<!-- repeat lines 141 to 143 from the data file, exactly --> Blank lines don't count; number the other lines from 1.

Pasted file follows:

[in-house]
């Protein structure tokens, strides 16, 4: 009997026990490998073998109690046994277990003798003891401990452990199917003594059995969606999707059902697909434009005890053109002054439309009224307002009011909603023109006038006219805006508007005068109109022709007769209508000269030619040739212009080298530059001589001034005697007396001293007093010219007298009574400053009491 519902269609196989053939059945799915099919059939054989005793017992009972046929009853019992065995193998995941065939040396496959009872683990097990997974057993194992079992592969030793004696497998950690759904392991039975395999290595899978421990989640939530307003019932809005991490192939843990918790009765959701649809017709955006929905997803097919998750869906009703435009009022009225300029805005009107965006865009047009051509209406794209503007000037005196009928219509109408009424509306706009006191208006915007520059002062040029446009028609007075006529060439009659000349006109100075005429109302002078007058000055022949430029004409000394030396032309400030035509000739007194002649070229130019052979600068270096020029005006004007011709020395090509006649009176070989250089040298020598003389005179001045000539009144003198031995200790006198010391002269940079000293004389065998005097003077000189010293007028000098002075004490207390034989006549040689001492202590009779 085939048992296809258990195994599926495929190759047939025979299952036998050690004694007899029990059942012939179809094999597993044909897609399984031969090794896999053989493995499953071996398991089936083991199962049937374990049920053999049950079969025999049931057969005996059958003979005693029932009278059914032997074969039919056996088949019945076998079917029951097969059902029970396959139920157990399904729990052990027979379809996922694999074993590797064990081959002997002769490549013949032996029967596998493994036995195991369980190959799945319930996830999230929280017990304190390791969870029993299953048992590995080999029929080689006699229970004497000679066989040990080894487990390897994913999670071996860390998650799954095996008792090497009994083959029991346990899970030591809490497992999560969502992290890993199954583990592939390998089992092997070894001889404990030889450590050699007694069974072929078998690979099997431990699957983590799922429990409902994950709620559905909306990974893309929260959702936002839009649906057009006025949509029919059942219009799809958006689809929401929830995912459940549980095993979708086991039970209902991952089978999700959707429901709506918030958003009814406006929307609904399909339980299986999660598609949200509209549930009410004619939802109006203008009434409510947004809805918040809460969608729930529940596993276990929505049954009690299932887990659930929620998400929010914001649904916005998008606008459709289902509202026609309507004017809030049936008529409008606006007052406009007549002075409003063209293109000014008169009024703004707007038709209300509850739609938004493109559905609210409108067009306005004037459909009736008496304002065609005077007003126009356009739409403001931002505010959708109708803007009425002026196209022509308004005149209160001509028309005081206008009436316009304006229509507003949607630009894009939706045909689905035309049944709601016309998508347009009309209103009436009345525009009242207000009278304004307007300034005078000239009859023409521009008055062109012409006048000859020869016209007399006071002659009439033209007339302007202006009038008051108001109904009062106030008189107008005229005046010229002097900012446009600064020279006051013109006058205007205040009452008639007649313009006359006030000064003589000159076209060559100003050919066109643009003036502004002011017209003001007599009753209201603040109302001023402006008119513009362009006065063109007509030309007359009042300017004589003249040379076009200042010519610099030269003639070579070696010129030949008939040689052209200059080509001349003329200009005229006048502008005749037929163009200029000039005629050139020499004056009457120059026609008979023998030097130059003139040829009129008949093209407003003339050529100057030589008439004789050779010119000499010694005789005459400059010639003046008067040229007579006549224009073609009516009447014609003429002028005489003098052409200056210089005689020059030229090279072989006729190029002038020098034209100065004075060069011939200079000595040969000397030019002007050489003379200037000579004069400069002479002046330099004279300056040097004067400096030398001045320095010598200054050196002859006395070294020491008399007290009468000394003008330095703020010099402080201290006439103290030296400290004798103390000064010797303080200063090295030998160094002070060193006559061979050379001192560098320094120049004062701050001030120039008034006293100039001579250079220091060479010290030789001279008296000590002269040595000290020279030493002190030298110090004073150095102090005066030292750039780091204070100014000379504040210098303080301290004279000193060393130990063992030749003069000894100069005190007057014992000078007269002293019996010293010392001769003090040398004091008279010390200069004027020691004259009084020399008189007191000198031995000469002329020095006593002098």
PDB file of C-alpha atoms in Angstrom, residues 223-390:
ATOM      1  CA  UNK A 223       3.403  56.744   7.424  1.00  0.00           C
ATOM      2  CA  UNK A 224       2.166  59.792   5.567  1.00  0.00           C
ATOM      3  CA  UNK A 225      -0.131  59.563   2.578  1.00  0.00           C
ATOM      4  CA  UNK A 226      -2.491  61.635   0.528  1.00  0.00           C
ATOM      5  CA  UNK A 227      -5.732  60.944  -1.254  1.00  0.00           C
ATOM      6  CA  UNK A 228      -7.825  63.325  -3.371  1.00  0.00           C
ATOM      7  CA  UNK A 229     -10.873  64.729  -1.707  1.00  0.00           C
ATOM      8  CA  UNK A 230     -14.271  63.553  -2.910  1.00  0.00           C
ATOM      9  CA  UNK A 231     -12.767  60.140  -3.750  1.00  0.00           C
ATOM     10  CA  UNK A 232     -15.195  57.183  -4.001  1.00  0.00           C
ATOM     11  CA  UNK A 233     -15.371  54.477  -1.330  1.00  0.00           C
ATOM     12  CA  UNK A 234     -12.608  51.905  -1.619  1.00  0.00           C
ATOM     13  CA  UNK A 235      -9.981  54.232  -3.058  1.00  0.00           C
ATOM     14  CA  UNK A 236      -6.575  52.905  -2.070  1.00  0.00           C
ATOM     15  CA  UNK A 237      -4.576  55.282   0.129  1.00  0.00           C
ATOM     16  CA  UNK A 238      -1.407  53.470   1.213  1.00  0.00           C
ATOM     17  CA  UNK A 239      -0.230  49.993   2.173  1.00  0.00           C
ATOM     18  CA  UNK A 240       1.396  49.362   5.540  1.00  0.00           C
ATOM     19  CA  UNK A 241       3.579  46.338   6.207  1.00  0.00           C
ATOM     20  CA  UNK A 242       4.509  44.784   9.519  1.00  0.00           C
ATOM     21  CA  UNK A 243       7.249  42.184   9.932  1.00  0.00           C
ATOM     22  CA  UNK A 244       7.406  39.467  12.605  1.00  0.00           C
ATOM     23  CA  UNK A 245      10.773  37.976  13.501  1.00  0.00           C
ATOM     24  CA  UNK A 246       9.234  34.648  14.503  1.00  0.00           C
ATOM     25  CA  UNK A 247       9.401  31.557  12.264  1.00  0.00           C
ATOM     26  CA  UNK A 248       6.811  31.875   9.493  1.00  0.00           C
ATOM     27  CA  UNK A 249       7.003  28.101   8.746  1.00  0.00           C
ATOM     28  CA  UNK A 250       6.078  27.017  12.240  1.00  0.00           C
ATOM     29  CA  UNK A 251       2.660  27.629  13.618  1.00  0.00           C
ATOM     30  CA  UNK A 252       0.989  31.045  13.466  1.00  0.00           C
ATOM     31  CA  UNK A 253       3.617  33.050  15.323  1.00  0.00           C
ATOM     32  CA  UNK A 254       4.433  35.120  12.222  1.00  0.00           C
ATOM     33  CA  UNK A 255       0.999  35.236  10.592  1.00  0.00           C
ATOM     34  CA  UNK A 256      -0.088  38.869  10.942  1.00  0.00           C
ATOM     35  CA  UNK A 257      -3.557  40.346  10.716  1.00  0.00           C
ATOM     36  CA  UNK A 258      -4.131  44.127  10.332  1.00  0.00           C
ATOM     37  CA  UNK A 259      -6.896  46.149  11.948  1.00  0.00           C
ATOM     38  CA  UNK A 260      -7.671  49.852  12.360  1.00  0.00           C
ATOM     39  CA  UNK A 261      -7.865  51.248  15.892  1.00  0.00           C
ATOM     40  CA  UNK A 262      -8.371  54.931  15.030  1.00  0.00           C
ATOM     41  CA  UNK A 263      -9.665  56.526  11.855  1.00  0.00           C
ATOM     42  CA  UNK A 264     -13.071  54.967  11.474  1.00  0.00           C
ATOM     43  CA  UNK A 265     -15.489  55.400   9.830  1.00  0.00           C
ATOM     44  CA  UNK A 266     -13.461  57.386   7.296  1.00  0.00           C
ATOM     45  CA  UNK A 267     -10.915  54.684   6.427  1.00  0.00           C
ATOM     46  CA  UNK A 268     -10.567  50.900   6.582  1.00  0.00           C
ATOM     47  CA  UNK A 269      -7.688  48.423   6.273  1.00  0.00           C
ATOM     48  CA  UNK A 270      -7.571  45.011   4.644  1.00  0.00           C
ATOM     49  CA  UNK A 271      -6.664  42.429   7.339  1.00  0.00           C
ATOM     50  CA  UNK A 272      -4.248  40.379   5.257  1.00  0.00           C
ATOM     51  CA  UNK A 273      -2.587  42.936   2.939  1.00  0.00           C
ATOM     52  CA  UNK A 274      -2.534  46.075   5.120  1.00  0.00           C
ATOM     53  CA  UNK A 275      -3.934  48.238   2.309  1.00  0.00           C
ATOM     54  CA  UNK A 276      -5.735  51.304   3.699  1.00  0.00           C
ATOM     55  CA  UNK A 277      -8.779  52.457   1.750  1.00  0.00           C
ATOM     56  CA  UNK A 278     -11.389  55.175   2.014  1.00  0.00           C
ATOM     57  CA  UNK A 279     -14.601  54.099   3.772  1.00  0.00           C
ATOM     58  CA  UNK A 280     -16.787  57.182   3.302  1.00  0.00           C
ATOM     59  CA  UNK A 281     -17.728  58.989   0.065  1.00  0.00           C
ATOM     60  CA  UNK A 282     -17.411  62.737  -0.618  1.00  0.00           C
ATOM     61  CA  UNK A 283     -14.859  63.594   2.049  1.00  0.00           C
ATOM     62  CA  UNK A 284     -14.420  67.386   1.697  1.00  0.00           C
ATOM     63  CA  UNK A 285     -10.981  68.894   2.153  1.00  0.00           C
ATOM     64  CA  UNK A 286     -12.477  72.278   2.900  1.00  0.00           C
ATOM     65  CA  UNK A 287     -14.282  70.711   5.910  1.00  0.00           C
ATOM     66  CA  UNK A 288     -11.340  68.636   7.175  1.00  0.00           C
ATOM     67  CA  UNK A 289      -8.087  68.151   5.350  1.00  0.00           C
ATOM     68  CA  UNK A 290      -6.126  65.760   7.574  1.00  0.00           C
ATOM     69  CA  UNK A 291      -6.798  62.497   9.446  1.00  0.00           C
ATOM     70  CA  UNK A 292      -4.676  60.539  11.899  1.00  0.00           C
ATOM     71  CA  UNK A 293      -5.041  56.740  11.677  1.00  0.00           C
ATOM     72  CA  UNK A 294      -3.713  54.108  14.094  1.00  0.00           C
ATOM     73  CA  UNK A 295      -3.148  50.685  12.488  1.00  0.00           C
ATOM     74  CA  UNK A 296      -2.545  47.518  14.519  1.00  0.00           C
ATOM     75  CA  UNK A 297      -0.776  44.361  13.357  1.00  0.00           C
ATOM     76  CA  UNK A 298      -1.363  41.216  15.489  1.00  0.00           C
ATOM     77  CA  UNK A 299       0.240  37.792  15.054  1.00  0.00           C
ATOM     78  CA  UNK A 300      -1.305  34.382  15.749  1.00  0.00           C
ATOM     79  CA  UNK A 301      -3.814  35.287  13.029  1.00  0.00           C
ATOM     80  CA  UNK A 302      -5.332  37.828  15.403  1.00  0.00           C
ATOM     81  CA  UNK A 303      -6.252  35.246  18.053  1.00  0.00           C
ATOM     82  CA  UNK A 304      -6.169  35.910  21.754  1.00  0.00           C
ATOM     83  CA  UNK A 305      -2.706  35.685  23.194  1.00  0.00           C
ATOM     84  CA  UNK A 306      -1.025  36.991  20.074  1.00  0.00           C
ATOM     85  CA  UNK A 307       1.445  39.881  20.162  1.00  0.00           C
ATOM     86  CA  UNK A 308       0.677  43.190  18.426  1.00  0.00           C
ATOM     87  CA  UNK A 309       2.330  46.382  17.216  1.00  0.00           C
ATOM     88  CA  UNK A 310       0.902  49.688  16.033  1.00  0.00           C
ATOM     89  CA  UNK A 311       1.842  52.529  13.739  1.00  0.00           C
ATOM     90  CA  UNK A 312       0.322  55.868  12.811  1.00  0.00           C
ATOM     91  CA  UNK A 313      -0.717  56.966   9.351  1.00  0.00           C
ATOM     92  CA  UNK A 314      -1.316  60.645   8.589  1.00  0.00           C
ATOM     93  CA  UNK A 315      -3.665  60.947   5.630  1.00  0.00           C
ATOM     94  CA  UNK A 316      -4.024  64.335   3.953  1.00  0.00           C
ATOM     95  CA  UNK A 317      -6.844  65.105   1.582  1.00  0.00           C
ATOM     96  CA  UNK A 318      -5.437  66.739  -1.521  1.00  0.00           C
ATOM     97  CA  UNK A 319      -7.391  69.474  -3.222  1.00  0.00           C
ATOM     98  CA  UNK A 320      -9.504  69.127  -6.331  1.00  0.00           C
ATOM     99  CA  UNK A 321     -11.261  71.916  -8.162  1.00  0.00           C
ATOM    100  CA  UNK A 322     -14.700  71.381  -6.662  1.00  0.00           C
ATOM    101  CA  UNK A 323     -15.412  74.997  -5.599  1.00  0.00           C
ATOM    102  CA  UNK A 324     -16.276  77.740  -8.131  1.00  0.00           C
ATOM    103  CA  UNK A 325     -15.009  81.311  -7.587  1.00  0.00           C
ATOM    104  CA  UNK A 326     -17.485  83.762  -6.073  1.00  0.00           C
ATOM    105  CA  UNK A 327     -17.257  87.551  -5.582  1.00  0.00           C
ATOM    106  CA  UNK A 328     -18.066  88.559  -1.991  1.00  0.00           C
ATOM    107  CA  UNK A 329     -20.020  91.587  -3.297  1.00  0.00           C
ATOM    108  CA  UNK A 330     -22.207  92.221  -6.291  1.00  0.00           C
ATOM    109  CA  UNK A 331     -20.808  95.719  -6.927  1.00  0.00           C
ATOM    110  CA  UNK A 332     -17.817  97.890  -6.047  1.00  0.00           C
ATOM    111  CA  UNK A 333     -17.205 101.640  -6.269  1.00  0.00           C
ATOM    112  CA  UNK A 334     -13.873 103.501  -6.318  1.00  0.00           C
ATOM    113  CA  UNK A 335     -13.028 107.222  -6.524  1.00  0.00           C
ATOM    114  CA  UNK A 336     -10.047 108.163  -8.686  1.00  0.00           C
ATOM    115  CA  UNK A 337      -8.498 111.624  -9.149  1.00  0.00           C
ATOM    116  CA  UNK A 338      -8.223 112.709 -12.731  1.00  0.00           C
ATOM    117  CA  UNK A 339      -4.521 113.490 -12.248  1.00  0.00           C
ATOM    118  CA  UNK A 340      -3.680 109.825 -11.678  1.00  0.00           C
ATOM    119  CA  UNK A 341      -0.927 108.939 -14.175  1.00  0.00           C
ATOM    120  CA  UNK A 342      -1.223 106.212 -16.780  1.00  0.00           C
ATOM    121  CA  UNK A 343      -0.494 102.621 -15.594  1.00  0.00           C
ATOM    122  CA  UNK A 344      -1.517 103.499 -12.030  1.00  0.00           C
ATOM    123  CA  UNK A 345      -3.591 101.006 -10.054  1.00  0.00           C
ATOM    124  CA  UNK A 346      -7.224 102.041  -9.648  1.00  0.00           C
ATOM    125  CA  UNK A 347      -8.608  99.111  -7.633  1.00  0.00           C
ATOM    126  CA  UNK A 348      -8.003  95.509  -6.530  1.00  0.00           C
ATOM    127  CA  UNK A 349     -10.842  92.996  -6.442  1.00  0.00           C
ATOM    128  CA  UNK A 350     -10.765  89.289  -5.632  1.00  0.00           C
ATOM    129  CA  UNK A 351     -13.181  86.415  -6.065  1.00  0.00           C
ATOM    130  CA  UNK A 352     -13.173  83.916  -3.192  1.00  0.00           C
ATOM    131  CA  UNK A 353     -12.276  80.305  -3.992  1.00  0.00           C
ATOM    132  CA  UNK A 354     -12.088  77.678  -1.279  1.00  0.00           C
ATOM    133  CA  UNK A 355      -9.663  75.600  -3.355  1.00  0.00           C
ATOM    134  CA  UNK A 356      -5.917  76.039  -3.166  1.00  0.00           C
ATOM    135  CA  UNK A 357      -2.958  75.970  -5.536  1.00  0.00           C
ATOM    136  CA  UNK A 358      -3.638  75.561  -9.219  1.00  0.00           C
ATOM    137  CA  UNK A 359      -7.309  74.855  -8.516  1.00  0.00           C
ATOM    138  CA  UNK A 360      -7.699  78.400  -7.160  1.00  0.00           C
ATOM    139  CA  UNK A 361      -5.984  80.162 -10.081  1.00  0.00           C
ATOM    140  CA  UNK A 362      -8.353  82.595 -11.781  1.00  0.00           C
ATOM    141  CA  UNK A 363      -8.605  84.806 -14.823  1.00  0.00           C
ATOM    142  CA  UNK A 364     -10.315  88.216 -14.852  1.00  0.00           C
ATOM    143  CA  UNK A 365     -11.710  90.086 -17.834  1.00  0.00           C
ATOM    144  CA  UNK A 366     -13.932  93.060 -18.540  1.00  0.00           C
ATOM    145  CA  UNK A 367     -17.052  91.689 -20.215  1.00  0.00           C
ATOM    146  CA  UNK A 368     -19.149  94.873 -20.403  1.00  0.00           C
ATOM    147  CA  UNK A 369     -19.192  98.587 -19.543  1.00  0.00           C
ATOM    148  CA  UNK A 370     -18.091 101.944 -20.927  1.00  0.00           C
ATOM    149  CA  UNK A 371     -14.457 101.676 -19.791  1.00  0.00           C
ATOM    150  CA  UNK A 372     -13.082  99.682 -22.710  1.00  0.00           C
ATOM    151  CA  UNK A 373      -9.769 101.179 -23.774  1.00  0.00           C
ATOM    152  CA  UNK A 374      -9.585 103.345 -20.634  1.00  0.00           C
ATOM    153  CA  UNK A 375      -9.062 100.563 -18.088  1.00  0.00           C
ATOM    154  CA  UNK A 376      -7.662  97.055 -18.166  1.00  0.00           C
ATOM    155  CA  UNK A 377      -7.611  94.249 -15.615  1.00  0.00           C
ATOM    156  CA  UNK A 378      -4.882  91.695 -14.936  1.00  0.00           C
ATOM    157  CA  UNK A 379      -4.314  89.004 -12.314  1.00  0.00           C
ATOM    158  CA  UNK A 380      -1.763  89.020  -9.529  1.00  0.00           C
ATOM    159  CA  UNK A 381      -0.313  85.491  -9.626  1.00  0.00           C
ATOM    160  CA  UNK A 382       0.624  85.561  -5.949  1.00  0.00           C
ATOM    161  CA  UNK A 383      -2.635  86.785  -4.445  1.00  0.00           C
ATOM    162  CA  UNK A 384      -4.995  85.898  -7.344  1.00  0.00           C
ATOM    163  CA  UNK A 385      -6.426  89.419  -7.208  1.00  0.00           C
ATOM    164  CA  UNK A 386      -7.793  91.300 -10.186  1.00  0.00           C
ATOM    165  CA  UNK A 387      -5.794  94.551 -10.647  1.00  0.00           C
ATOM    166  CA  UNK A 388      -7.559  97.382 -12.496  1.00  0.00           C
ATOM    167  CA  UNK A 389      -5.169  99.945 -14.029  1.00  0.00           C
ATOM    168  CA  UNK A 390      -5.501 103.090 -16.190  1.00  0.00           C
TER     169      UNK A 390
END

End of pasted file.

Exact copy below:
ATOM    138  CA  UNK A 360      -7.699  78.400  -7.160  1.00  0.00           C
ATOM    139  CA  UNK A 361      -5.984  80.162 -10.081  1.00  0.00           C
ATOM    140  CA  UNK A 362      -8.353  82.595 -11.781  1.00  0.00           C